To make the healthiest salad, swap our greens
“Aiming for 30 different plants in your diet per week has been shown to be the optimal amount for a healthy gut microbiome,” says Kirsten Jackson, RD, Gut Health Consultant Dietitian and founder of The Food Treatment Clinic. When she was working at the American Gut Project, she explains, researchers studied more than 11,000 people from around the world and looked at the intersection between diet and lifestyle and the health of a person’s gut microbiome. What they discovered through their analysis of all the data was that there was one clear indicator of a healthy gut microbiome, and that was the diversity of plants in their diet. “Using different leaves in your salads is an easy way to do it.”
In short, each plant and each type of salad contains a unique combination of fiber, antioxidants, and prebiotics that feed the microbes that live in the digestive tract. “These microbes are just as alive as you and me,” Will Bulsiewicz, MD, gastroenterologist and New York Times bestselling author of fed fiber and The fiber-fed cookbook previously said Good+Good. “It’s easy to dismiss them, because neither you nor I can see them. But they need to eat and they have their own unique dietary preferences,” he says. The wider the range of plants you include in your diet, the more you get more and different types of fiber and polyphenols, which means you’re providing more food for the various species of microbes, helping to empower them to work hard and better support your digestive system.
The wider the range of plants you include in your diet, the more and different types of fiber and polyphenols you’ll get. This means you’re providing more food for the various species of microbes, helping train them to work hard and better support your digestive system.
The good news is that, according to Jackson, there is no one type of green that is better than another: The key to making the healthiest salad recipe is to focus on the diversity of ingredients instead of focusing on whatever leafy greens are present. fashionable at the moment. For example, while spinach and kale tend to be top “superfoods,” romaine lettuce actually provides 40% of your daily vitamin K needs, 25% of your daily vitamin A needs, and 15 % of your daily folate needs. Even better, you can mix several different lettuces in your salad bowl to create a truly nutritious lunch or side dish (we love a gut-boosting combination of arugula and sauerkraut).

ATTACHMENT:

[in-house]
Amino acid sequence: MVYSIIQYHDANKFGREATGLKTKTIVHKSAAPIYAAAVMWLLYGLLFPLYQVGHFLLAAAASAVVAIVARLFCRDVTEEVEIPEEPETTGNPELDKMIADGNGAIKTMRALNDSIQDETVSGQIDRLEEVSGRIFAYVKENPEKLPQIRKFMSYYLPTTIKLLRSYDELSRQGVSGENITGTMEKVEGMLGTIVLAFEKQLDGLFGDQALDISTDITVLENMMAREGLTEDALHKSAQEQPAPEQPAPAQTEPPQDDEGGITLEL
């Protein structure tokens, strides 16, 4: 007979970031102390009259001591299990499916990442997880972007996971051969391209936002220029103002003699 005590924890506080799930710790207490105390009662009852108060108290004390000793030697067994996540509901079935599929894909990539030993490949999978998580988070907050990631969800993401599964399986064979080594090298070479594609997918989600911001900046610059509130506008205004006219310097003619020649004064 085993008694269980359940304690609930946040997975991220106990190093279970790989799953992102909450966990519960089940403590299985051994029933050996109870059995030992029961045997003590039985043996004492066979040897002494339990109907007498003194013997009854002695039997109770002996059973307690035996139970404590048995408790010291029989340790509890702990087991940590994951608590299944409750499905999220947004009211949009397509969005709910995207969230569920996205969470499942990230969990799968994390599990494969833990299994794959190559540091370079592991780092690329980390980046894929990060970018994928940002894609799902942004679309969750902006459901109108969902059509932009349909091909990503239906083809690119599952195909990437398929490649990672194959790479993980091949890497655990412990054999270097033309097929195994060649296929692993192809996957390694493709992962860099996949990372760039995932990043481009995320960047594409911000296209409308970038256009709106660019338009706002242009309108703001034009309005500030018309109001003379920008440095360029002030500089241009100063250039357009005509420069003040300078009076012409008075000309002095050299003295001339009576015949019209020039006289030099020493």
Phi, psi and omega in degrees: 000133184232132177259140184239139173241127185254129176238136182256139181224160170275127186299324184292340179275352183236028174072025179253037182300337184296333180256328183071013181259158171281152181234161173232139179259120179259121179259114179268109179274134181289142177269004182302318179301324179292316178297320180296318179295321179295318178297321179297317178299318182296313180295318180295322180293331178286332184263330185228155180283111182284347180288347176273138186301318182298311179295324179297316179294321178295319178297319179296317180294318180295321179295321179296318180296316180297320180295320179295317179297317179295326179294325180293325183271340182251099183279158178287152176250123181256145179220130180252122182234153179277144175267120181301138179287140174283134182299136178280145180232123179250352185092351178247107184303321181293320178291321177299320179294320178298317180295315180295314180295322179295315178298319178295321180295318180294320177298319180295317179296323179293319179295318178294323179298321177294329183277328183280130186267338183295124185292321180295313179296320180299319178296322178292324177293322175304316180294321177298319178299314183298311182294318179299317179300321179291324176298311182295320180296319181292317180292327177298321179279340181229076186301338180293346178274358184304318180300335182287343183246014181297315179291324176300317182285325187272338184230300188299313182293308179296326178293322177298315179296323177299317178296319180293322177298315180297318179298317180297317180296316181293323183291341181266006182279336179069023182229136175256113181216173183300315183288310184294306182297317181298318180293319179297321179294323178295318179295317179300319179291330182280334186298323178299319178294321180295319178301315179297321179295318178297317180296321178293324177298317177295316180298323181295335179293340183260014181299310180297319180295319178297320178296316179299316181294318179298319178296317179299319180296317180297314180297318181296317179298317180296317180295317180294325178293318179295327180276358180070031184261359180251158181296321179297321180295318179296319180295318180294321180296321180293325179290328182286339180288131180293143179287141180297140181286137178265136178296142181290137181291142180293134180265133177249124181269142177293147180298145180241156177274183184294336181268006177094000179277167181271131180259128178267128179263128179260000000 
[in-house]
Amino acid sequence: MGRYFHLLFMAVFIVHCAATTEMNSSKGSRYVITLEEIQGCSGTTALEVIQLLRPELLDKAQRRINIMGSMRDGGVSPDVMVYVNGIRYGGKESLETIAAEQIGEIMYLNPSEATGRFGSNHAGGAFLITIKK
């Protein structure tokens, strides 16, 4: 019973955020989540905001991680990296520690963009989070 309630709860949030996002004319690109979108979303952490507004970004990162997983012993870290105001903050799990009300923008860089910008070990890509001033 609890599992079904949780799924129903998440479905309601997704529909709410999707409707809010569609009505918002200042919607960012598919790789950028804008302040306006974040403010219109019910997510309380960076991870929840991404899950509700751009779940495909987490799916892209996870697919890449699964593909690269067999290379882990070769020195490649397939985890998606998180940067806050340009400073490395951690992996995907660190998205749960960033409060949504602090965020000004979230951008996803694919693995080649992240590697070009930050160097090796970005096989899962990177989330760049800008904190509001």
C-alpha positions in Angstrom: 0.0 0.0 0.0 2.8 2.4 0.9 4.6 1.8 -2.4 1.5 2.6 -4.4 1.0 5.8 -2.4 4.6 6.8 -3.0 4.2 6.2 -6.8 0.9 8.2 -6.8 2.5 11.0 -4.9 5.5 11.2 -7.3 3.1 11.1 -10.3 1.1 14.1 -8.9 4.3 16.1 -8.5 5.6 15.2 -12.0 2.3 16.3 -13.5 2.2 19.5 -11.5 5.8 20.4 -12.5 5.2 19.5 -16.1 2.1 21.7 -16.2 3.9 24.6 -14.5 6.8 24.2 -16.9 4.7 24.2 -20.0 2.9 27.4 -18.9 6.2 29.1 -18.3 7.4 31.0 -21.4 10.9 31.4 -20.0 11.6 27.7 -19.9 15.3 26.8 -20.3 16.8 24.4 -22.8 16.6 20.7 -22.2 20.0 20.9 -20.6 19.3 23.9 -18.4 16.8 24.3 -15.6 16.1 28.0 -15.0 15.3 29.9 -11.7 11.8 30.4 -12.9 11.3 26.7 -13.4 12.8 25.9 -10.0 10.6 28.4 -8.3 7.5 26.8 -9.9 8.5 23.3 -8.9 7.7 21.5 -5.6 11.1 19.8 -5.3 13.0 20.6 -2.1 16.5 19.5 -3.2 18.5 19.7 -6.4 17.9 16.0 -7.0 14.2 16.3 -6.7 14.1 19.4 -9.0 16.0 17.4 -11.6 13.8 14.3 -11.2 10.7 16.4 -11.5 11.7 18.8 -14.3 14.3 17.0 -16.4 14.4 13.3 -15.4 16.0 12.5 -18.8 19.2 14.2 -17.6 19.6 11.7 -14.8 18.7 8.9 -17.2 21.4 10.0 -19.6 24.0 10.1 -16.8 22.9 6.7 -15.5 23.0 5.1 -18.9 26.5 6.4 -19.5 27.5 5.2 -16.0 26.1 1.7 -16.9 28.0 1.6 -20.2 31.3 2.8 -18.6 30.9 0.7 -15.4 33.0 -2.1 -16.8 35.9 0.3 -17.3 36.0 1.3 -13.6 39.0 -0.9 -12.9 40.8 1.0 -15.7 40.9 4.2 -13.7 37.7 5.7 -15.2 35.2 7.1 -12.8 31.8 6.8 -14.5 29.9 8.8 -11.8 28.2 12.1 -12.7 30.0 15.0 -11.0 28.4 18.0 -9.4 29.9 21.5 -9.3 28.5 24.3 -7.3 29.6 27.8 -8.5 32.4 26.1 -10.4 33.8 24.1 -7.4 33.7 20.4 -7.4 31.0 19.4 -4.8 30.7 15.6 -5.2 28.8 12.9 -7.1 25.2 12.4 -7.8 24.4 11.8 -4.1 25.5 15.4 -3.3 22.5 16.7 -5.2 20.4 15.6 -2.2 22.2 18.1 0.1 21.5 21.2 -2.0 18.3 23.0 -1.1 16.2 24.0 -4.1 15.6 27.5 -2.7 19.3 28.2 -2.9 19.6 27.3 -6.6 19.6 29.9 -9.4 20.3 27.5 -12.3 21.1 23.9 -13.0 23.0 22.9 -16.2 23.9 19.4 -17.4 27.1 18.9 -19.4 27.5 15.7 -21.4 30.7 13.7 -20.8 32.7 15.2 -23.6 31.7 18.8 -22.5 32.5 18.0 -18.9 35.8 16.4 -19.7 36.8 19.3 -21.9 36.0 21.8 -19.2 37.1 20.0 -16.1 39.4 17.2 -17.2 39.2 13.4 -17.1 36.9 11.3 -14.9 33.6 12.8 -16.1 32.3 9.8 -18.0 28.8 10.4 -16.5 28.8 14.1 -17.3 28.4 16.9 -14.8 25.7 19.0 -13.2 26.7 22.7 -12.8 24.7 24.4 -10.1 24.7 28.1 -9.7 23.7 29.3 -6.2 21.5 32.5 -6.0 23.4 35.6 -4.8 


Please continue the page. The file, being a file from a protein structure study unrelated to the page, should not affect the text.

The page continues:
An exciting way to explore new greens for yourself is to see what’s fresh at your local farmer’s market, concession stand, or food co-op. You’ll often get the most nutrient bang for your buck with foods that are in season and have traveled the shortest distance to reach your plate. We also encourage thinking outside the box when using beet and radish greens in a salad to avoid food waste while upping the nutritional ante of your salad. Plus, sprouts will bring some serious health benefits to your Cobb, Nicoise, or Waldorf salad and can probably be found at your neighborhood farmer’s market or grocery store.
Now, there’s no need to choke on a salad to try another new type of lettuce. But, as the CDC advises, it can take up to 10 tries for a young child to like a food—this can be the same with trying vegetables as an adult, especially bitter picks like radicchio or Swiss chard. If you’re happy with your current line of salad greens, there’s always the option of adding a new vegetable, fruit, nut, seed, or grain to your bowl to help you reach that gut-friendly goal of 30 plants per week. The healthiest salad, got it. Happy crunching!